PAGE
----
In re-socialization, individuals acquire behaviours, attitudes, and lifestyles that are completely(or near-complete) different from their previous attitudes and behaviour.

You will agree with me that re-socialization is usually more stressful than typical socialization as the individual will have to unlearn his natural behaviour and learn new ones that are necessary for his new roles and statuses. 

For example, a child who goes to boarding school will require some form of re-socialization. In his new environment, his former behaviour could be deemed inappropriate or unsuitable.

Resocialization may be voluntary or involuntary.

When a person enrols in a new college and needs to acquire the new value system in place at the college, that is an example of voluntary resocialization.

When someone moves to a new country and must adapt to its value system, that is another example of resocialization at work.

A common form of involuntary re-socialization happens in a total institution. 

Total institutions, coined by Erving Goffman, are institutions where people are isolated from the rest of society and are almost totally controlled by the officials who run the places.

In total institutions, people are cut off from the wider society for a substantial time, and their needs and behaviour are supervised Impersonally by officials of these institutions. 

Prison is a good example of a total institution. Prisoners are typically separated from the rest of society and are required to follow the traffic warden's orders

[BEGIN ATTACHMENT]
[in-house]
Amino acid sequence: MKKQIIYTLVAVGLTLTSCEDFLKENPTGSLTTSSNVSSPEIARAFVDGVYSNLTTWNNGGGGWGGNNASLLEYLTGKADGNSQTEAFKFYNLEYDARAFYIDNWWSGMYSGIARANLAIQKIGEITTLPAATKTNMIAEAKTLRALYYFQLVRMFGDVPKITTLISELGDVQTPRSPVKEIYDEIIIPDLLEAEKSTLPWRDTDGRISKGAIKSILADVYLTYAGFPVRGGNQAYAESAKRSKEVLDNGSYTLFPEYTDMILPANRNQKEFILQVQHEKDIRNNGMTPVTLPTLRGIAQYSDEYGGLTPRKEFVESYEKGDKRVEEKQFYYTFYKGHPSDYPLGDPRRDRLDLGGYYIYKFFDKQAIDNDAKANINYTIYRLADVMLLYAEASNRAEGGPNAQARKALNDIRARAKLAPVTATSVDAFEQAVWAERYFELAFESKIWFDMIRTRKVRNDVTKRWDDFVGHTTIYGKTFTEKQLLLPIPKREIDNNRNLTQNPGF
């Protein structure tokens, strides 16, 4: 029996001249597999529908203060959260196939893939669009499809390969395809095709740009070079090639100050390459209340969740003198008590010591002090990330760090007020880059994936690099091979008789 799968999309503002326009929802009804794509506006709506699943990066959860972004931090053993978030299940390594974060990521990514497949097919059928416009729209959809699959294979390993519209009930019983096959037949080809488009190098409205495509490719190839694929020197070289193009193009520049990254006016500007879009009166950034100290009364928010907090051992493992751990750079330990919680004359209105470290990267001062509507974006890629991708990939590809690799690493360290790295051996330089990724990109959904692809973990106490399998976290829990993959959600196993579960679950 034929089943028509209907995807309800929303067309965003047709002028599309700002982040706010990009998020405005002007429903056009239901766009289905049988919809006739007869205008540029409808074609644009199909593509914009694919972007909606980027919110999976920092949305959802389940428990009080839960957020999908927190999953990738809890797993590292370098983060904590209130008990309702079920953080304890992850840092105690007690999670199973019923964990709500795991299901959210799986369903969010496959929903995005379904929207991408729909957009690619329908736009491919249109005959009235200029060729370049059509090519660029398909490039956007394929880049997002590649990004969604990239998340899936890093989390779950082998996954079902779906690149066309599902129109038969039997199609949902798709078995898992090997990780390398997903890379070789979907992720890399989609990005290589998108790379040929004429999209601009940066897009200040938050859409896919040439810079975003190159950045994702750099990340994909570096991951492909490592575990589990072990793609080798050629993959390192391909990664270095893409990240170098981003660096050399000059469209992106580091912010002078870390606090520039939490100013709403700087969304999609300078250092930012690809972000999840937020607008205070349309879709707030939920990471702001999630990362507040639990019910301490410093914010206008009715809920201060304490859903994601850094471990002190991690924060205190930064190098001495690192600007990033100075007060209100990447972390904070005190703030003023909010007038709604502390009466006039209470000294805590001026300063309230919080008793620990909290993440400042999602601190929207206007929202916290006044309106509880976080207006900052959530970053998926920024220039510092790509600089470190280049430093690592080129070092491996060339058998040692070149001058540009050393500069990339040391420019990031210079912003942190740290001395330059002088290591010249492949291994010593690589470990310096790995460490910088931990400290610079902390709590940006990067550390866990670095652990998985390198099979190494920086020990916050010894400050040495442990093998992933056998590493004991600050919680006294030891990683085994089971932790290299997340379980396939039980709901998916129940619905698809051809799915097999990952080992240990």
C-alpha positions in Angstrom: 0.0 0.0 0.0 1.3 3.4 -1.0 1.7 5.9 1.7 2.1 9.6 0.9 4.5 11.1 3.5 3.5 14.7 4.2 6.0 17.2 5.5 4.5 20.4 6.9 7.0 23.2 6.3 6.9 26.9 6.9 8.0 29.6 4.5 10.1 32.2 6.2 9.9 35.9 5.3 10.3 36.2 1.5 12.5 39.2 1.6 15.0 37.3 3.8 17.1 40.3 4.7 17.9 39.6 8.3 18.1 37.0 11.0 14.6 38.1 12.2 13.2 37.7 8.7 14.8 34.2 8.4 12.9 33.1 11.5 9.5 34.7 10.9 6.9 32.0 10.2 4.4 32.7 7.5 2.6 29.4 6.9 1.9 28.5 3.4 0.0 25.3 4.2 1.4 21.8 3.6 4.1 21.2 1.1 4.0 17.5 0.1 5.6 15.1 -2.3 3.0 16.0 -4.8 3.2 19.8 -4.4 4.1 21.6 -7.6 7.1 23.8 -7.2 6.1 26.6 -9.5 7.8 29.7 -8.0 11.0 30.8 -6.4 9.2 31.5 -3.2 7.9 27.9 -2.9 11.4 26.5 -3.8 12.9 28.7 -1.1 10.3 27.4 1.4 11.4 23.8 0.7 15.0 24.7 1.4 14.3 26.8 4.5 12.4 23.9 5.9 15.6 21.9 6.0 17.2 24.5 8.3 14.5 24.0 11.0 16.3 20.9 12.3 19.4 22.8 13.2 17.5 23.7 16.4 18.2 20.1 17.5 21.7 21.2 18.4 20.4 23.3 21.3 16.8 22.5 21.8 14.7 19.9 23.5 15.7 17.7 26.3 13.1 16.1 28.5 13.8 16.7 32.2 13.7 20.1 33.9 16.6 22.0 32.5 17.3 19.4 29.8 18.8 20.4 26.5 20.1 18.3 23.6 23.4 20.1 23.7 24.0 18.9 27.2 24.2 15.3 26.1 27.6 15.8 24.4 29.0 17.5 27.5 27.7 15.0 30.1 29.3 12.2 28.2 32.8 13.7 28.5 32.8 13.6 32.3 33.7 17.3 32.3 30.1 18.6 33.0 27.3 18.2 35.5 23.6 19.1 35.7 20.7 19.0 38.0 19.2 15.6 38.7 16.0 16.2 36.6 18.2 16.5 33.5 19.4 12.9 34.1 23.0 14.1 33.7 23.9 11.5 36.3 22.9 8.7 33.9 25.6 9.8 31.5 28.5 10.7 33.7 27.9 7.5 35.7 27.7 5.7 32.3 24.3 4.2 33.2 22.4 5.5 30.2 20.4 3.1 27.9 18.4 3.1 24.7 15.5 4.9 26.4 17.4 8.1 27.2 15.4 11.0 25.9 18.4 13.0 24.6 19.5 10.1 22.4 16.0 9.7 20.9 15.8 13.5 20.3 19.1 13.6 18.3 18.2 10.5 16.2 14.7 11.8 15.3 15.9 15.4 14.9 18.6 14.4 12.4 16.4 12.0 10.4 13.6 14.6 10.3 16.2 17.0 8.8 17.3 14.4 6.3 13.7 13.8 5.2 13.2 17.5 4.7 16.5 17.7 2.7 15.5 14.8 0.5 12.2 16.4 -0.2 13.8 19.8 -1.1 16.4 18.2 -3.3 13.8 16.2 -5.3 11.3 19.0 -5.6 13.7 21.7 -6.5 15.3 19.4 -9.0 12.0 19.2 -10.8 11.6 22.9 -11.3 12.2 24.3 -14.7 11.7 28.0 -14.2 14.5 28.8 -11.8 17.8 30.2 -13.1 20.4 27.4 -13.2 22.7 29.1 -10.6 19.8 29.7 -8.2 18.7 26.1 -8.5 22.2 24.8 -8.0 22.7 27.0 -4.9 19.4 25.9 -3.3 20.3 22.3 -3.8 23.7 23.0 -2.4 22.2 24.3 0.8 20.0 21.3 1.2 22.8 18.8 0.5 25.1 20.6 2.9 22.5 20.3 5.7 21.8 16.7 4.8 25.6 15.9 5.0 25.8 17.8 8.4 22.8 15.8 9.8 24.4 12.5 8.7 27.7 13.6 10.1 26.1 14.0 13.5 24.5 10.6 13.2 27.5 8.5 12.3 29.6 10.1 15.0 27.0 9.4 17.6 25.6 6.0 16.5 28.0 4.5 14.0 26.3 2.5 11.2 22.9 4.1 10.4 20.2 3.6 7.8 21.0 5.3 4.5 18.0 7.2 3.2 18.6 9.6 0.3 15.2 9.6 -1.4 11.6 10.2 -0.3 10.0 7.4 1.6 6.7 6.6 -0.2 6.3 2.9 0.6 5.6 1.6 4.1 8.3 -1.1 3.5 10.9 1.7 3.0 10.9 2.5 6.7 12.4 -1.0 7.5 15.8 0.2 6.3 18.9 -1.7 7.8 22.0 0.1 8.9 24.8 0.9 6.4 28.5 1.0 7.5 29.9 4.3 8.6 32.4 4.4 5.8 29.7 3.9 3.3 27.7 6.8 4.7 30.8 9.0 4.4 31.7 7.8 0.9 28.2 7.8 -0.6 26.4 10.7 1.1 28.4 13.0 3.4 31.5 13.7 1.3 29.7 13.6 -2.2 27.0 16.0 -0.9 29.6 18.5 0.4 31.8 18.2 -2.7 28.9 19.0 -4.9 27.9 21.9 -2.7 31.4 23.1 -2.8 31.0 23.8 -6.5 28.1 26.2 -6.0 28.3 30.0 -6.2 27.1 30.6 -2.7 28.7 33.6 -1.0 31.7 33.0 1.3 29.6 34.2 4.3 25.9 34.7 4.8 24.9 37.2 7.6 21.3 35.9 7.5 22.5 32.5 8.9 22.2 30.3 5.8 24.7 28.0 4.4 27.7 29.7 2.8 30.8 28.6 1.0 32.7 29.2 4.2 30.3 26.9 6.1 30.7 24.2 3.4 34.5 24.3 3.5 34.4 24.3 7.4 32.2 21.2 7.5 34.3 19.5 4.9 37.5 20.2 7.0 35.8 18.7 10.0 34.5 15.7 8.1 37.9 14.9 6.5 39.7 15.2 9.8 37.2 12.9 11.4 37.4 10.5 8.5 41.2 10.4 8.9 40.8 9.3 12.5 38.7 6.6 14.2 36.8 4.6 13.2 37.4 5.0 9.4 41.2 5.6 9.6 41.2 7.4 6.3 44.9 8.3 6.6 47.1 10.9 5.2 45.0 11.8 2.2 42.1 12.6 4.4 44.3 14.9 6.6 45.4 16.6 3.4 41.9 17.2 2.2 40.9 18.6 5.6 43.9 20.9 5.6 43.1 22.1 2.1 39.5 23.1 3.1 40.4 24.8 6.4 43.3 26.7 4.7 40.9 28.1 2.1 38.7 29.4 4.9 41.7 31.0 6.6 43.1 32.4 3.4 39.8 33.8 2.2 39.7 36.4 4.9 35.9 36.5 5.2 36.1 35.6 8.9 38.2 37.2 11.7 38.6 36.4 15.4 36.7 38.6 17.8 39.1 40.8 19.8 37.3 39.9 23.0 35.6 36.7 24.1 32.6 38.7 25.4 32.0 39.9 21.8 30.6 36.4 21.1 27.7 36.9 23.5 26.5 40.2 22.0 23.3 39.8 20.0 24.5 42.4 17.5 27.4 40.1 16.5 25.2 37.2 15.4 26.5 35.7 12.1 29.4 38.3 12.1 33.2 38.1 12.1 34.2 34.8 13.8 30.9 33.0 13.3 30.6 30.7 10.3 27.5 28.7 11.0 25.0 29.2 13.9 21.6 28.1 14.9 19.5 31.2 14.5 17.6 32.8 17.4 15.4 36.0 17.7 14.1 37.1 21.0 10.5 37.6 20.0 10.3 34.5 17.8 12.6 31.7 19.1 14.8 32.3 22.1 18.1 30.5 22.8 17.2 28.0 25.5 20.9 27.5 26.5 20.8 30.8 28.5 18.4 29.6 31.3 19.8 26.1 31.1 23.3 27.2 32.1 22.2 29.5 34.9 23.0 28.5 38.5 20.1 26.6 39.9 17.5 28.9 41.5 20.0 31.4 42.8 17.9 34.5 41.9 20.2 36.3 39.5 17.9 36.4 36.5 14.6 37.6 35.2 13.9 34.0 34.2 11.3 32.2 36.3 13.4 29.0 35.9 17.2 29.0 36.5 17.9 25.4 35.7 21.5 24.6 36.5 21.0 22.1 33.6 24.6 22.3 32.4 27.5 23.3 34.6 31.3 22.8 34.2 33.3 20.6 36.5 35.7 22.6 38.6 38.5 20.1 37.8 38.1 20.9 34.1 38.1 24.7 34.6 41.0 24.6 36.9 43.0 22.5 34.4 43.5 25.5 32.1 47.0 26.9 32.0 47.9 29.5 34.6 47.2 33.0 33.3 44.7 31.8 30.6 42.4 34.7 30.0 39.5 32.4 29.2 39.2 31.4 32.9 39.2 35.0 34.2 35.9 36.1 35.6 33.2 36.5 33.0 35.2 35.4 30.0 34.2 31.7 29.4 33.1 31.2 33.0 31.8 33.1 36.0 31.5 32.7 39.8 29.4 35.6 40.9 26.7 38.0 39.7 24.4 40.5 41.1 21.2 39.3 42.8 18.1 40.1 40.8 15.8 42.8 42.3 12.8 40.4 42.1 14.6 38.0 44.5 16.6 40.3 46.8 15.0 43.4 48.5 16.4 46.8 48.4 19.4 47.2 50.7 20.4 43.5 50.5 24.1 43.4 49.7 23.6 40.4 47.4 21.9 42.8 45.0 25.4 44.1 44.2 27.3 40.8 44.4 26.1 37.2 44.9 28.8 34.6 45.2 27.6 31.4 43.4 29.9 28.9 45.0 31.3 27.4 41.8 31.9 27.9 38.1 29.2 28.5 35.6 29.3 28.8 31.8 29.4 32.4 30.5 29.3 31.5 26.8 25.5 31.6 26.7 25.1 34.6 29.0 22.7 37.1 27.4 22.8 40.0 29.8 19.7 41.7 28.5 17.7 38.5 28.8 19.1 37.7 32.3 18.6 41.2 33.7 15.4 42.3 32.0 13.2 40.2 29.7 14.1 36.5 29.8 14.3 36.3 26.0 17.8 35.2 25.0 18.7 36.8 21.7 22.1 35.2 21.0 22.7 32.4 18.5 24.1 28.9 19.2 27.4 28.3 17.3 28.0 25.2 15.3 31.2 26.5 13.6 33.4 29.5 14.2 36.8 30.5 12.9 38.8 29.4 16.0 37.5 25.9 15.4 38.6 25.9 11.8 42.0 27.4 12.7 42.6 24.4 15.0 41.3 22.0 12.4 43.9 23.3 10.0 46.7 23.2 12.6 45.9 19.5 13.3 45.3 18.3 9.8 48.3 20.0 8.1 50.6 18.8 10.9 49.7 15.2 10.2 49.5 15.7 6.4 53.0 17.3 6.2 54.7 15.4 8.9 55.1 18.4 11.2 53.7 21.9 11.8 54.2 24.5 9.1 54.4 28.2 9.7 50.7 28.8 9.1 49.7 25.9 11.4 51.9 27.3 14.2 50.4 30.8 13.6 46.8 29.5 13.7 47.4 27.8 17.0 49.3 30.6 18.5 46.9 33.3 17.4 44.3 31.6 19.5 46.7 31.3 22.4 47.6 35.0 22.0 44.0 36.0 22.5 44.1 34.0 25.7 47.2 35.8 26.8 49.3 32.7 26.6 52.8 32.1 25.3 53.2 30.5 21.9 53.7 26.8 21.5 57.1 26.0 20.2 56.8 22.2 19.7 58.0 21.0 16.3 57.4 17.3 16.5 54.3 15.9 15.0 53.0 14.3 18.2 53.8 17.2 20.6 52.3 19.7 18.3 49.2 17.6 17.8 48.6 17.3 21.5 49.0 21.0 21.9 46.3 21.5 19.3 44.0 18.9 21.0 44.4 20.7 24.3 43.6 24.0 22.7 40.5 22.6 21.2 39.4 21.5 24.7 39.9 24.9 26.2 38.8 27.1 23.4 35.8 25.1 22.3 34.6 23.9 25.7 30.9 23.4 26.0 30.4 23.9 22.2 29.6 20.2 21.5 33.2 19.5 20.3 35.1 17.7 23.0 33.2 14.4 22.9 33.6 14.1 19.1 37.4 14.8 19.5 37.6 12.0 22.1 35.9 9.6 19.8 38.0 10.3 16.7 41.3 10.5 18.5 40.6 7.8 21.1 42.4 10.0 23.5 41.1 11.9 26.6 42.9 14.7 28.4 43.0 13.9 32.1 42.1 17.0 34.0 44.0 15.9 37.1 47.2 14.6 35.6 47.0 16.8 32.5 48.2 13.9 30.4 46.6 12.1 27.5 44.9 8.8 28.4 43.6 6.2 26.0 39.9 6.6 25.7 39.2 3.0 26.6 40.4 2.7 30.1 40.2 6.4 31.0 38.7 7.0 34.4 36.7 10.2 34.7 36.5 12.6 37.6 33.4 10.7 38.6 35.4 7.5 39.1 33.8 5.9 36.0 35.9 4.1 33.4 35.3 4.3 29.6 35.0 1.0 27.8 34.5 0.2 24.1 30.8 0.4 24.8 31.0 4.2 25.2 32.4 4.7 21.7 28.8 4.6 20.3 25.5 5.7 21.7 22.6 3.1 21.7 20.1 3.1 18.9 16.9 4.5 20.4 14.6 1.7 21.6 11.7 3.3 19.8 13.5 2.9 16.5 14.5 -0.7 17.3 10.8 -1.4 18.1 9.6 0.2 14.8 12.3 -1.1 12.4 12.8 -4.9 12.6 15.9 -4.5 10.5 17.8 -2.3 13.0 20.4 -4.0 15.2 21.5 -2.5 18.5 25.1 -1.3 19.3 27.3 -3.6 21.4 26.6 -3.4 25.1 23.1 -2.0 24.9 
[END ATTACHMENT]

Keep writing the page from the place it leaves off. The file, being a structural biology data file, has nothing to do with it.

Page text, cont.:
Another example is a psychiatric hospital. During their time in the hospital, psychiatric patients are usually restrained to their rooms and prevented from interacting with the outside world.

One way total institutions initiate members into their new roles is by de-socializing new entrants. 

This process may include stripping new entrants of old behaviours, lifestyles, values, or identities.

In more extreme cases, new entrants may be stripped of their independence and subjected to mortifying and degrading measures.

Having looked at the different forms of socialization, our last task is a debate.....

Nature Vs Nurture: A Moot

Some sociologists have argued that our behaviour is based on relationships and caring around us( nurture). 

Others have argued that our behaviour is a result of our inherent genetic makeup(nature). 

Nature, in this context, is the genetic makeup and innate human qualities. 

Nurture, on the other hand, is the caring and relationship around and given to an individual. This ranges from parental and extended family care to environmental factors (like mass and social media).

Related post

The nature vs nurture debate is now fast becoming a rising debate in sociology, law, and criminal defence. 

The debate range over whether a person's attitude and behavioural traits are shaped more by his personal experiences or his genetic makeup.

Some researcher has studied twins to determine the influence of nature and nurture on personal behavioural traits.

The study has shown that twins raised separately shared similar traits, like facial expressions and hand gestures. 

The studies give credit to the nature side of the nature vs nurture debate.

Even though these studies have given credit to the nature side of the debate, Sociologists should be discreet in generalizing the result of this study because the sample size used then is very small.

There you have it! Is your behaviour, and attitudes largely determined by nature or nurture? I would love to hear from you in the comment box.